What was it like working with Bridget Underwood on "Graybles?"
I actually didn't realize Bridget was my artist -- or that it would be in color! -- until I received the proof! But apparently it didn't matter, because she brought to life all of my words exactly the way I imagined them, only better. I was blown away by her storytelling and artistic skills. The colorist really nailed it, too!
Are there challenges writing a long-form script like this without know who the artist will be?
Yes, and no. Yes, in that if I have time to worry, I'll worry that I don't know how strong of a storyteller the artist will be --strong visual storytelling skills are a hundred times more important than drawing ability, in my opinion! And then, no, because BOOM! apparently has an arsenal of talented artists, so I don't really need to worry! In this case, any worries I had were laid to rest as soon as I opened the proof and saw Bridget's phenomenal work.
You mentioned in a recent interview that writing the "Adventure Time" books helped you fall in love with longer form, graphic novel-type storytelling. Do you have any plans to expand into that arena in the near future?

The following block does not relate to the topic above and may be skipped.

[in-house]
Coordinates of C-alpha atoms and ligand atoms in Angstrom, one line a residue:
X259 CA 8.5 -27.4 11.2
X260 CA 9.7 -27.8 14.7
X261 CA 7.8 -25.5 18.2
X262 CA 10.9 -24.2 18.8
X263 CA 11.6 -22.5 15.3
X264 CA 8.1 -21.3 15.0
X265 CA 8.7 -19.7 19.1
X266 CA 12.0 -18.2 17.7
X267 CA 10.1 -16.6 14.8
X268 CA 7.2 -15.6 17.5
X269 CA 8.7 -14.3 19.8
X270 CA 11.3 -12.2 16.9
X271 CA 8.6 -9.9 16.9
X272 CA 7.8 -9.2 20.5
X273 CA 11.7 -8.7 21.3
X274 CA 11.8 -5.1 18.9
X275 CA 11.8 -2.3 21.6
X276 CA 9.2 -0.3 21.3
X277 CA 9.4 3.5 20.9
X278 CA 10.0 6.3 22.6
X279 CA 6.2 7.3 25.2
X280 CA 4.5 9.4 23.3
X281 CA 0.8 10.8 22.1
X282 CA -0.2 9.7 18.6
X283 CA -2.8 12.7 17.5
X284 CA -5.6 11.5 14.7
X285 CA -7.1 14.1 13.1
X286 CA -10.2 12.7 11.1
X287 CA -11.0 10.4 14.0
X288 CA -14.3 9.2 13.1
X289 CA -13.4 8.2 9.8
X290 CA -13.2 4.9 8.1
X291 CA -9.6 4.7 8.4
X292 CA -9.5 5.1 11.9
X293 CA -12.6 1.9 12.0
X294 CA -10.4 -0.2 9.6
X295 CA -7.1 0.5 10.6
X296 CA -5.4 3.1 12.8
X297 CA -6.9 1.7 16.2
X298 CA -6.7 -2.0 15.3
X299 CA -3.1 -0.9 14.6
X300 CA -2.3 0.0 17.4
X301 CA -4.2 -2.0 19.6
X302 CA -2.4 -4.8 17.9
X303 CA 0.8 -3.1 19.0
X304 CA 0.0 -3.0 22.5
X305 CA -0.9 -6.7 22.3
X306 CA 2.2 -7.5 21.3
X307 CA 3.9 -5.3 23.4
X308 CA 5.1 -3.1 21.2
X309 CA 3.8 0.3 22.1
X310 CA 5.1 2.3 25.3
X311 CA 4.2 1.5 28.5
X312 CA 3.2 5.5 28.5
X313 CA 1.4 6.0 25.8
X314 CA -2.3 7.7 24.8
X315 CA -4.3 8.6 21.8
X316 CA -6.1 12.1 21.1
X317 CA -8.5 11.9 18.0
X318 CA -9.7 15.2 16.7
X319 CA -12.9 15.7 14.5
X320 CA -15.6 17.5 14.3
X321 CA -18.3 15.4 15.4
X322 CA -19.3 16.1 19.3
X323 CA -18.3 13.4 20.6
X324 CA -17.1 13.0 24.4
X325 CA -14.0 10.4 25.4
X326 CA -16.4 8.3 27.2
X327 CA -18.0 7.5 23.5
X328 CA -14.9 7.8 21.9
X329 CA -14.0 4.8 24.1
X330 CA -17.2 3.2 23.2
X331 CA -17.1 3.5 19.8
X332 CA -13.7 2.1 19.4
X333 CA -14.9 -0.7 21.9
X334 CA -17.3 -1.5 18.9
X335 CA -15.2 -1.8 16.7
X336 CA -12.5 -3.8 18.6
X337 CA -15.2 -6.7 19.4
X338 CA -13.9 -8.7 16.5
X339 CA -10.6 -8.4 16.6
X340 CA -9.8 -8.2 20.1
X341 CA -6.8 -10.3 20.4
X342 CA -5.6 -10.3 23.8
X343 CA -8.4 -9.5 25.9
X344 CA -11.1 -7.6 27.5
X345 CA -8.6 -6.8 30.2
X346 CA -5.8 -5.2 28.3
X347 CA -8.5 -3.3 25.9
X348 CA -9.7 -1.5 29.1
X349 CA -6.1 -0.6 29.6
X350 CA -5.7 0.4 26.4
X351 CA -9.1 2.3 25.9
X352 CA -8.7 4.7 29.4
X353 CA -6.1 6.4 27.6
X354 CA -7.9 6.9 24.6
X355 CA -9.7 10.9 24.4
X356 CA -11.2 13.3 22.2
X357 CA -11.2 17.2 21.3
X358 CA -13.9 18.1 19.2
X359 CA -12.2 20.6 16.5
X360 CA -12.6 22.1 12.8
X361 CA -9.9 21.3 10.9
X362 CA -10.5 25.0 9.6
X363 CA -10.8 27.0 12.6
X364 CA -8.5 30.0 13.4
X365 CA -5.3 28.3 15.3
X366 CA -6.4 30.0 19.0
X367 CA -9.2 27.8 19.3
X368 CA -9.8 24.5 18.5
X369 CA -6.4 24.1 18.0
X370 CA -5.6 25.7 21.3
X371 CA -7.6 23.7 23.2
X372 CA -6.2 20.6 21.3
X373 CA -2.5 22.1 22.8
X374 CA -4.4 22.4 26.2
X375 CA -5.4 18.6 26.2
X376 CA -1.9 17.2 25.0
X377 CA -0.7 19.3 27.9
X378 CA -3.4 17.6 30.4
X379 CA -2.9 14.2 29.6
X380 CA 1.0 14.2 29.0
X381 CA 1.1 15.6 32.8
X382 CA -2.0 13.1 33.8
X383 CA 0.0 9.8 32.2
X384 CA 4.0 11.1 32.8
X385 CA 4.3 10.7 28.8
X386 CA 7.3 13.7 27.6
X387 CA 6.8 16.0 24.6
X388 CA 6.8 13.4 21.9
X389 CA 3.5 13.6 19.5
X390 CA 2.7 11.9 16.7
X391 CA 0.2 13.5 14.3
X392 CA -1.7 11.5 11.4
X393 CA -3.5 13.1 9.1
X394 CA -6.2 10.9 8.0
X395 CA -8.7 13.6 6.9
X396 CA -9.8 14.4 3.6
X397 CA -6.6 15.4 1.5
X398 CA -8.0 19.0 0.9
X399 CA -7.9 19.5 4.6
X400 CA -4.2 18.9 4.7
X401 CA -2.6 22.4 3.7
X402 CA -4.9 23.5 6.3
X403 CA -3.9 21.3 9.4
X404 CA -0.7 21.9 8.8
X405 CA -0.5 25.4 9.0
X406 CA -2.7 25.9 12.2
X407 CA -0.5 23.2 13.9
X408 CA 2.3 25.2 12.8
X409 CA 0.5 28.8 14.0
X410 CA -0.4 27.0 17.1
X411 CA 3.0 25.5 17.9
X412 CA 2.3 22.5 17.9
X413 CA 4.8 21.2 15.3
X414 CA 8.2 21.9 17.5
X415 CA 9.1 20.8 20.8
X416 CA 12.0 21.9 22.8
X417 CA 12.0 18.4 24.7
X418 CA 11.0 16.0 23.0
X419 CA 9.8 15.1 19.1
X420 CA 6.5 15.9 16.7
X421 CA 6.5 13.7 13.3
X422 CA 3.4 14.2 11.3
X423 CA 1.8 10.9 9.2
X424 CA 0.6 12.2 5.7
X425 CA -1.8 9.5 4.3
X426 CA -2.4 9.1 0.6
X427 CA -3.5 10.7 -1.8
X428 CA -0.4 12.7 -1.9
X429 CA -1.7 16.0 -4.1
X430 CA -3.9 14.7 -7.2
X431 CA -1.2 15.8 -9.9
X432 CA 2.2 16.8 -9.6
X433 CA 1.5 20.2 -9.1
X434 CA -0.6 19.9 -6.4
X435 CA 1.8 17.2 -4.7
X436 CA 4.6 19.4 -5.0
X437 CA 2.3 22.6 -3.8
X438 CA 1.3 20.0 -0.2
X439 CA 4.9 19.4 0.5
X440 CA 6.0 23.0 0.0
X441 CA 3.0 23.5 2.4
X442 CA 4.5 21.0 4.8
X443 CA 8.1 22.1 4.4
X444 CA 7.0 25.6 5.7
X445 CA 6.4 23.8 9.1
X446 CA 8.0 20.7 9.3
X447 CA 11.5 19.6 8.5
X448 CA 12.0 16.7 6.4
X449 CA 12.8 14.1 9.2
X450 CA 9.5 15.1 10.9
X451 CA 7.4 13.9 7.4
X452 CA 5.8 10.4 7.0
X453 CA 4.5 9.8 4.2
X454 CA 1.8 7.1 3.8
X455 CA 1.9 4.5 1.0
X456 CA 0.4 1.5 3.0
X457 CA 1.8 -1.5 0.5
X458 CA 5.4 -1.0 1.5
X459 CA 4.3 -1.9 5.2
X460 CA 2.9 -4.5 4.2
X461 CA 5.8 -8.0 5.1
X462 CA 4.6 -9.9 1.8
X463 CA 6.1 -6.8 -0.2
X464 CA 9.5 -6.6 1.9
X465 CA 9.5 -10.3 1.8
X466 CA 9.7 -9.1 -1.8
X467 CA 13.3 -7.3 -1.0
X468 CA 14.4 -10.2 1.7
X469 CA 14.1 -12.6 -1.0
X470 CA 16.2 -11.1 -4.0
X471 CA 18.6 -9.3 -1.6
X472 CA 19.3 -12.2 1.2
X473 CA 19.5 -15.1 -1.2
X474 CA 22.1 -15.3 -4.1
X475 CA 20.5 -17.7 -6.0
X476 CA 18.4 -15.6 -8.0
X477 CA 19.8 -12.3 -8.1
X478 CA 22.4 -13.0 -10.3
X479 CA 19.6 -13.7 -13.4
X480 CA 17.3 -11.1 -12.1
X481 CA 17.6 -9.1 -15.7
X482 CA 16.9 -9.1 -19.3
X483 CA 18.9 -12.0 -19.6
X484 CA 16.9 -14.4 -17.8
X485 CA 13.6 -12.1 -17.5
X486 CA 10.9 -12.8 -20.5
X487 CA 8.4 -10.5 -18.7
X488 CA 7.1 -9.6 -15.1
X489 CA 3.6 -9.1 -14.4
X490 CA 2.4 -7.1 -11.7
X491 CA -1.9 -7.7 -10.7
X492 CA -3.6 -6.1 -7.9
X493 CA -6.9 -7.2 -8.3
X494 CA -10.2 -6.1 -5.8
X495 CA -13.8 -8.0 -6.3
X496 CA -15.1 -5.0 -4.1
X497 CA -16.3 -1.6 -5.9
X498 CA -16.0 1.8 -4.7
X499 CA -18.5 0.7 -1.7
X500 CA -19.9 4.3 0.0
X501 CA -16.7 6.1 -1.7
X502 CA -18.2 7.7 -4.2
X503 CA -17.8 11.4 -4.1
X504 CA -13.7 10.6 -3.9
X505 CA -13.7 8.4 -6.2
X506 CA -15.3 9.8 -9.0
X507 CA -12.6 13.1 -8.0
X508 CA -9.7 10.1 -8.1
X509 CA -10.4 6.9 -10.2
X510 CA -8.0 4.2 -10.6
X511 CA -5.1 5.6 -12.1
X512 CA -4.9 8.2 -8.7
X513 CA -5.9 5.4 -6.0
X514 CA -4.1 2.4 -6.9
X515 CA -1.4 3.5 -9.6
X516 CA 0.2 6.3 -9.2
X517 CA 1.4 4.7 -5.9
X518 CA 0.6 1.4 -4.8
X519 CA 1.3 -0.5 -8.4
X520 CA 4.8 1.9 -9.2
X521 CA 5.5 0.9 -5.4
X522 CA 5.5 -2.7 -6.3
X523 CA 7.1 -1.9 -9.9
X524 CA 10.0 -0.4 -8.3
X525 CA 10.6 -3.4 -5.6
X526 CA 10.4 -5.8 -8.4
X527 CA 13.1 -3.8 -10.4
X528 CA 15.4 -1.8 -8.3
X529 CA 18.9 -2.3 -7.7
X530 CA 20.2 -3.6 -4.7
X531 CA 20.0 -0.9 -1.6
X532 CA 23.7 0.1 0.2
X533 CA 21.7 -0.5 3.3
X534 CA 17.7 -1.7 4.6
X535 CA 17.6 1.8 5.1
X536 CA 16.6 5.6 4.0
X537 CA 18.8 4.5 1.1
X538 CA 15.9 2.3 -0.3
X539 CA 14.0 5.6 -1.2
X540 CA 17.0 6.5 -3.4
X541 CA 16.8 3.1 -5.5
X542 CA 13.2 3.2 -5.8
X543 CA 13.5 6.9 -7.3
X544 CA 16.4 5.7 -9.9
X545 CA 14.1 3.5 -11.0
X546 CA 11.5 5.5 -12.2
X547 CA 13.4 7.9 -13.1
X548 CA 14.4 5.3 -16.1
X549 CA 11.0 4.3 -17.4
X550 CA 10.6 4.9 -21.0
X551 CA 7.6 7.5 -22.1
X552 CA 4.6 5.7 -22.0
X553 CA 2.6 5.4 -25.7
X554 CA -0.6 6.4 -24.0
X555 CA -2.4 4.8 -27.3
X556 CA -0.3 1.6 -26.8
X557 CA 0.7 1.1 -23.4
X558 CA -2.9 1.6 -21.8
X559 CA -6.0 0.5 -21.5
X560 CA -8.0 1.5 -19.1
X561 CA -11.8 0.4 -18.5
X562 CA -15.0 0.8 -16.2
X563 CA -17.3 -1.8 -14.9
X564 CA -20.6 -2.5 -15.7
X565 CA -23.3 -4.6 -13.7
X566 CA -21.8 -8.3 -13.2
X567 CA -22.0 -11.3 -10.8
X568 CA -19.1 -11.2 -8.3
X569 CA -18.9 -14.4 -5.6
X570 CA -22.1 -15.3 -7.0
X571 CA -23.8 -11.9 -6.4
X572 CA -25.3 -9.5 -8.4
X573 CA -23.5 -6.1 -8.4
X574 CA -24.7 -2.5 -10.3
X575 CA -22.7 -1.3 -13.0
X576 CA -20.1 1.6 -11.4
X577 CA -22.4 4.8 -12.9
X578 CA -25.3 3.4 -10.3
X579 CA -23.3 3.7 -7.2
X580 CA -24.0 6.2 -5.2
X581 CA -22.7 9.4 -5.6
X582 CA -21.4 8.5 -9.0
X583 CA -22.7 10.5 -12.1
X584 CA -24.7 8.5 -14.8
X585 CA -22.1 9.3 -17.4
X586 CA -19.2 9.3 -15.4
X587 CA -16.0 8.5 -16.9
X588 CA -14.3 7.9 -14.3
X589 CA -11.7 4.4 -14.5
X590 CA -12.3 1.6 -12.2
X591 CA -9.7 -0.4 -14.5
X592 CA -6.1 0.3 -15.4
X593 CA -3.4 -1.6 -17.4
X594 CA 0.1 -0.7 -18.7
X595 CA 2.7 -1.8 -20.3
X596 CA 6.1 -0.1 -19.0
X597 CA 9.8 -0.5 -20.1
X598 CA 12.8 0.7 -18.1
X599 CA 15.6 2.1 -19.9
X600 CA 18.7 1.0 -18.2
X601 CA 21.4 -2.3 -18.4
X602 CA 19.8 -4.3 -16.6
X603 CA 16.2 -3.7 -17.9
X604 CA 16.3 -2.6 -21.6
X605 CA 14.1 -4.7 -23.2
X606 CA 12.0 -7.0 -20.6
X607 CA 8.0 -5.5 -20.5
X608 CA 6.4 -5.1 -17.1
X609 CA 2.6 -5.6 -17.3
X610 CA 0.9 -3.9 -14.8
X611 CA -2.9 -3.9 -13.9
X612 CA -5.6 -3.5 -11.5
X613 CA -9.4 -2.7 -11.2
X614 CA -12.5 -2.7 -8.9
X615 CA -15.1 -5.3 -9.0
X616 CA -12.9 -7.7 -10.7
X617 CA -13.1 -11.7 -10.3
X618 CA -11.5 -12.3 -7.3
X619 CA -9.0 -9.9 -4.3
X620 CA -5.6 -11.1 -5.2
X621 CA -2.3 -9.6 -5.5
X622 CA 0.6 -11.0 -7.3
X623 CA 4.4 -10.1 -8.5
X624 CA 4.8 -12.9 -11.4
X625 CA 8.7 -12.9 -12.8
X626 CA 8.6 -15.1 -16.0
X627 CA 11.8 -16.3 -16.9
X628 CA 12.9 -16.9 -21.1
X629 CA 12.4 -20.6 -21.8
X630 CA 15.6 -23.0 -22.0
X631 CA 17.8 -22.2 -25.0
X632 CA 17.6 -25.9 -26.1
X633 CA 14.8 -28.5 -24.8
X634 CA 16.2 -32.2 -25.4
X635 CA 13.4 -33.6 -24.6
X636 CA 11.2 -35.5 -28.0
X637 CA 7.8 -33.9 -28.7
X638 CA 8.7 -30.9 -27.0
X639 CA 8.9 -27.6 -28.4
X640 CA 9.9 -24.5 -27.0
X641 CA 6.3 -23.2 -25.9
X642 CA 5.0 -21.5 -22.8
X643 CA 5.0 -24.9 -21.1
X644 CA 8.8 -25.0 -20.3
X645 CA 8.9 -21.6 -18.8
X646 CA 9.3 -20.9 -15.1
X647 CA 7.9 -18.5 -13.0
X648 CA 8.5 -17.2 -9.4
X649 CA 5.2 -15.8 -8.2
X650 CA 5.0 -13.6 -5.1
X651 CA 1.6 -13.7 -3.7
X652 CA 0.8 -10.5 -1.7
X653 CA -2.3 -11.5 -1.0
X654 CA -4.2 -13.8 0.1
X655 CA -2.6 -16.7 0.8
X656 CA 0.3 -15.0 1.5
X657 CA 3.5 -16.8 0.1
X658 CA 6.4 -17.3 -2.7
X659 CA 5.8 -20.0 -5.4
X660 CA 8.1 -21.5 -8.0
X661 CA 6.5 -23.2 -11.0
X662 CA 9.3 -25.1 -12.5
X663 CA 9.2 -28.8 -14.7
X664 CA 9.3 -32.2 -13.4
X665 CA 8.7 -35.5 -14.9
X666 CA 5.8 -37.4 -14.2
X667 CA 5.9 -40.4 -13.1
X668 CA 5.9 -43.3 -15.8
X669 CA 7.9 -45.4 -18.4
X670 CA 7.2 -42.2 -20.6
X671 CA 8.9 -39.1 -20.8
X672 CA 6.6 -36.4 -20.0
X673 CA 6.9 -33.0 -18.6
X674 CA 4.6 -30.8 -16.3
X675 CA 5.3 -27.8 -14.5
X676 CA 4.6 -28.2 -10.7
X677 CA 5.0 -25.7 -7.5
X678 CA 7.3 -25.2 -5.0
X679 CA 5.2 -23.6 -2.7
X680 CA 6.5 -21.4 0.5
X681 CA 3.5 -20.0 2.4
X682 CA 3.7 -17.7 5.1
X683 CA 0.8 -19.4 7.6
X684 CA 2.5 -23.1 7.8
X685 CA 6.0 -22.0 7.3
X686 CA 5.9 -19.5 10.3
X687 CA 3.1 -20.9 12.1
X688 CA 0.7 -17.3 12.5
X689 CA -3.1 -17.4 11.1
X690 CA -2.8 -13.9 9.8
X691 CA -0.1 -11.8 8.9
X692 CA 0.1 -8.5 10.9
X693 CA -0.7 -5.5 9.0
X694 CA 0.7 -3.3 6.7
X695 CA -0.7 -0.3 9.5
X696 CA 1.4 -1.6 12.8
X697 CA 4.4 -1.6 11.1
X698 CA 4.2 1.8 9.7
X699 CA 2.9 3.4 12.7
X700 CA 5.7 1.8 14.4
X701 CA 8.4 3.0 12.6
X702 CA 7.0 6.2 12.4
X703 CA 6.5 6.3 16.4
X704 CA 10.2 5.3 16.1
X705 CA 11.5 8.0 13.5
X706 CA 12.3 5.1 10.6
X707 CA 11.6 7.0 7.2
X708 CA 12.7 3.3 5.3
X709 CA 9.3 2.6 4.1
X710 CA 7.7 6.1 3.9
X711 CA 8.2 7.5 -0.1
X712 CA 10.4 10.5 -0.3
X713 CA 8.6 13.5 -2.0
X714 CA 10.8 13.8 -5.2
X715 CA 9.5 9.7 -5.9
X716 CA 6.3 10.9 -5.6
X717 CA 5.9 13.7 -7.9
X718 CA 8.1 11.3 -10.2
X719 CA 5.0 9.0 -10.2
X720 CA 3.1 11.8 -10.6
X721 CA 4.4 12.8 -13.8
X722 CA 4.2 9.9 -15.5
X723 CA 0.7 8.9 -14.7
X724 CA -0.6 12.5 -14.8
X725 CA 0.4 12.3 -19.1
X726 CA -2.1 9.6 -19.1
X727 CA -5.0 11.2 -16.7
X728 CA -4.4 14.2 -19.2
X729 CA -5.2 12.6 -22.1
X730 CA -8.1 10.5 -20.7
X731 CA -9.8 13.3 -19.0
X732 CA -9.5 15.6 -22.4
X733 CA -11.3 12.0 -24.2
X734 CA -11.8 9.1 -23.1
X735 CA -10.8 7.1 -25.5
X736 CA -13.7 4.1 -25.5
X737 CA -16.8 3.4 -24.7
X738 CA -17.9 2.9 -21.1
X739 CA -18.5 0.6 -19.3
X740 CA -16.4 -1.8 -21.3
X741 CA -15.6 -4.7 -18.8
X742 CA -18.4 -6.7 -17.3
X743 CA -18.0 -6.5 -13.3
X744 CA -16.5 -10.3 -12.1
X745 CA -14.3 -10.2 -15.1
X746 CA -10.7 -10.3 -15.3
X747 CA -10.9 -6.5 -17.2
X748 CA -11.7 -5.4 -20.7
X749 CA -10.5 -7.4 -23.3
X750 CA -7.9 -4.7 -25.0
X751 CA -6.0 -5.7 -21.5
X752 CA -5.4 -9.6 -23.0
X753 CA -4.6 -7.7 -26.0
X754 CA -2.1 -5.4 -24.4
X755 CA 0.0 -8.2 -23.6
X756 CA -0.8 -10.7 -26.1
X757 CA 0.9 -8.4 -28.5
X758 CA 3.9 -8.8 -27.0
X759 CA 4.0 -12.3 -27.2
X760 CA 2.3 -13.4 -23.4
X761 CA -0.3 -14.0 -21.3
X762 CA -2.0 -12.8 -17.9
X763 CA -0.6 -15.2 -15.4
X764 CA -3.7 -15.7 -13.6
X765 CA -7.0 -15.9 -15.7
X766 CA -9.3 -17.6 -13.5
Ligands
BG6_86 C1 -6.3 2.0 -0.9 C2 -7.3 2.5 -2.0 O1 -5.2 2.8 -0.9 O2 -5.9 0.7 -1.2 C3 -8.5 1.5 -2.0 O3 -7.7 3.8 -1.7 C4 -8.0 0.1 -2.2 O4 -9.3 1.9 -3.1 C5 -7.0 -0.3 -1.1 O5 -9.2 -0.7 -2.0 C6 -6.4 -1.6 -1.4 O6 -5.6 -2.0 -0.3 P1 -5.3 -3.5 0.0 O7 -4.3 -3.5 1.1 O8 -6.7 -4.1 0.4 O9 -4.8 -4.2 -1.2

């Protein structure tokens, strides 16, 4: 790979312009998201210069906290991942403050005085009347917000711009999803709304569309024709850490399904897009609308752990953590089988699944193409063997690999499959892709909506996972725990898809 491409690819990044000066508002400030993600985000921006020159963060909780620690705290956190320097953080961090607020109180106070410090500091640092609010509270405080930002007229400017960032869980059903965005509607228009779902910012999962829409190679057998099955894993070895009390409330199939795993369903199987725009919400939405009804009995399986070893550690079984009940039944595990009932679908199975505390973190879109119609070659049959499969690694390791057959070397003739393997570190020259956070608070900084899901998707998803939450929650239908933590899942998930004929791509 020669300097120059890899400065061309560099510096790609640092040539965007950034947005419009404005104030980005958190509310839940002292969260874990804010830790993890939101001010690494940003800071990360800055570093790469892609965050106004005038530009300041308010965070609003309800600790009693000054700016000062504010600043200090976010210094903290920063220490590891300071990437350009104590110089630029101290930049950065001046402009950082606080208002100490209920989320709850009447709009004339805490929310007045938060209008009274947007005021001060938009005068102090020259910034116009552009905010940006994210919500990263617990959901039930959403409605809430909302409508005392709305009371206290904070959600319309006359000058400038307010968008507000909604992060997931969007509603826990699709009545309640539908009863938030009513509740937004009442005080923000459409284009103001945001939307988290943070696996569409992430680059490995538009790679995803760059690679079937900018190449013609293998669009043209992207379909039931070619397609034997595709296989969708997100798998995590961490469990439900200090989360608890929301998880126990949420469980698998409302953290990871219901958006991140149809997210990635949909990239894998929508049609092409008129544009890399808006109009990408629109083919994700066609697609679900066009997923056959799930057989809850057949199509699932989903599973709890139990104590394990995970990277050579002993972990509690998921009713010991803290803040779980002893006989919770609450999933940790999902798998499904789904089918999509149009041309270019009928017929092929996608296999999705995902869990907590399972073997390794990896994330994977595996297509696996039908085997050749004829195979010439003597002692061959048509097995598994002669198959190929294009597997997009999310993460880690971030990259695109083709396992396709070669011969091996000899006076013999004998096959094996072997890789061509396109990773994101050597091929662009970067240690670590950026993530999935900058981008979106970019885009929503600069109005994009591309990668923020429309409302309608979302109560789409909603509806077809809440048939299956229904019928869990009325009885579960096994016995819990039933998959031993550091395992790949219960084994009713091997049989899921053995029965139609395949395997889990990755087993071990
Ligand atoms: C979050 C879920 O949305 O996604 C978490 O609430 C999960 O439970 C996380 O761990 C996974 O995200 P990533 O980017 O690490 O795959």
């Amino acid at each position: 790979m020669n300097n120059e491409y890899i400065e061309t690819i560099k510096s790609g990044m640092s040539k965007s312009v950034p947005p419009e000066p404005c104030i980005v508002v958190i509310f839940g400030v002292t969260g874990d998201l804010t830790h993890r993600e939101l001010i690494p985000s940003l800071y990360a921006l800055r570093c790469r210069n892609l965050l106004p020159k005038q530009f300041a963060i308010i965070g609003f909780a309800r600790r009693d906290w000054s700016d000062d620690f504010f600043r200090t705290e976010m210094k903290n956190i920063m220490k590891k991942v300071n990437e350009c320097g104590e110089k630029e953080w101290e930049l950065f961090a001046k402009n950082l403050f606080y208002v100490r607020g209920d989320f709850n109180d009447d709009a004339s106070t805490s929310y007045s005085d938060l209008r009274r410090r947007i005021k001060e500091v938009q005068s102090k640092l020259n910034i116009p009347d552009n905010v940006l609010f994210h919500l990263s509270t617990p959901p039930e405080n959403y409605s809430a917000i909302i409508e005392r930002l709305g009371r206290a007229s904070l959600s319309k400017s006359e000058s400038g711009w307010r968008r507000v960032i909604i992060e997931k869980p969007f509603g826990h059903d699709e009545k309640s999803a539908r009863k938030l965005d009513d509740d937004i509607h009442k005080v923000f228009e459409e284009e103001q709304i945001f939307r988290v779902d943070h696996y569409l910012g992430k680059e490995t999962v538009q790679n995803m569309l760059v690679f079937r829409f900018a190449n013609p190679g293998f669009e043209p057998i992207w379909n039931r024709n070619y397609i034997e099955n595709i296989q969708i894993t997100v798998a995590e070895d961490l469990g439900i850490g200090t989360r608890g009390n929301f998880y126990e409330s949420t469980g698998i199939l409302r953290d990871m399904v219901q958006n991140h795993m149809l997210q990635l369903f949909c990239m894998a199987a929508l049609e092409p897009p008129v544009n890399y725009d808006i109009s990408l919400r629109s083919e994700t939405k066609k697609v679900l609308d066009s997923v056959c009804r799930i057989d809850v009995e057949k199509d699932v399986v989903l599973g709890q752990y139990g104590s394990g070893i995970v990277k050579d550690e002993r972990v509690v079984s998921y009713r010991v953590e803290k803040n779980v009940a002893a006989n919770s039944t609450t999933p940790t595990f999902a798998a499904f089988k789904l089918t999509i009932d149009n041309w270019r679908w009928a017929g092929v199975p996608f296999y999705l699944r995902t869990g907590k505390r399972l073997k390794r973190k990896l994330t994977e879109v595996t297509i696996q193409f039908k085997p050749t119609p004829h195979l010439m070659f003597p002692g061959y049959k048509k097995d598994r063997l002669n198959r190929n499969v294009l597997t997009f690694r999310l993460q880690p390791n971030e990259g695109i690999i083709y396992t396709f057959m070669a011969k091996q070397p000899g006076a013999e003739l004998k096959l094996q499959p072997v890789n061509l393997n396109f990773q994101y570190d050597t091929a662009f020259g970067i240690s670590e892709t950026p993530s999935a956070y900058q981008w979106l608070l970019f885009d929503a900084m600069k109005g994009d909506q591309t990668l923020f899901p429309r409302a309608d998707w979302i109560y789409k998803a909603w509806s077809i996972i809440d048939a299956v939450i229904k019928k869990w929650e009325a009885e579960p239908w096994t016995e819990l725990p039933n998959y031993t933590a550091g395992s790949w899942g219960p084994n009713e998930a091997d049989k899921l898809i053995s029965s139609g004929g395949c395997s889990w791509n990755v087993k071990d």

Definitely. Before my first "AT" book, I'd never written a story that had an ending. I wasn't even sure I knew how!
I loved the format of the long-form graphic novel immediately. My writing style lends itself to lots of little, tiny punchlines, rather than choreographing all of the characters' dialogue for one big punchline. It felt great to let the characters breathe in between the larger plot points, and let them be themselves. It's like leaving in all of the outtakes.
After ten years of writing "Girls With Slingshots" -- and 26 years of writing comic strips all of the time, especially when I was supposed to be taking a math test -- I feel like writing traditional format comic strips has been like wearing trainers. I'm excited to take them off for a while and see what happens when I'm not limited to four panels.
"Adventure Time: Graybles Schmaybles from Danielle Corsetto, Bridget Underwood and KaBOOM!, is available now.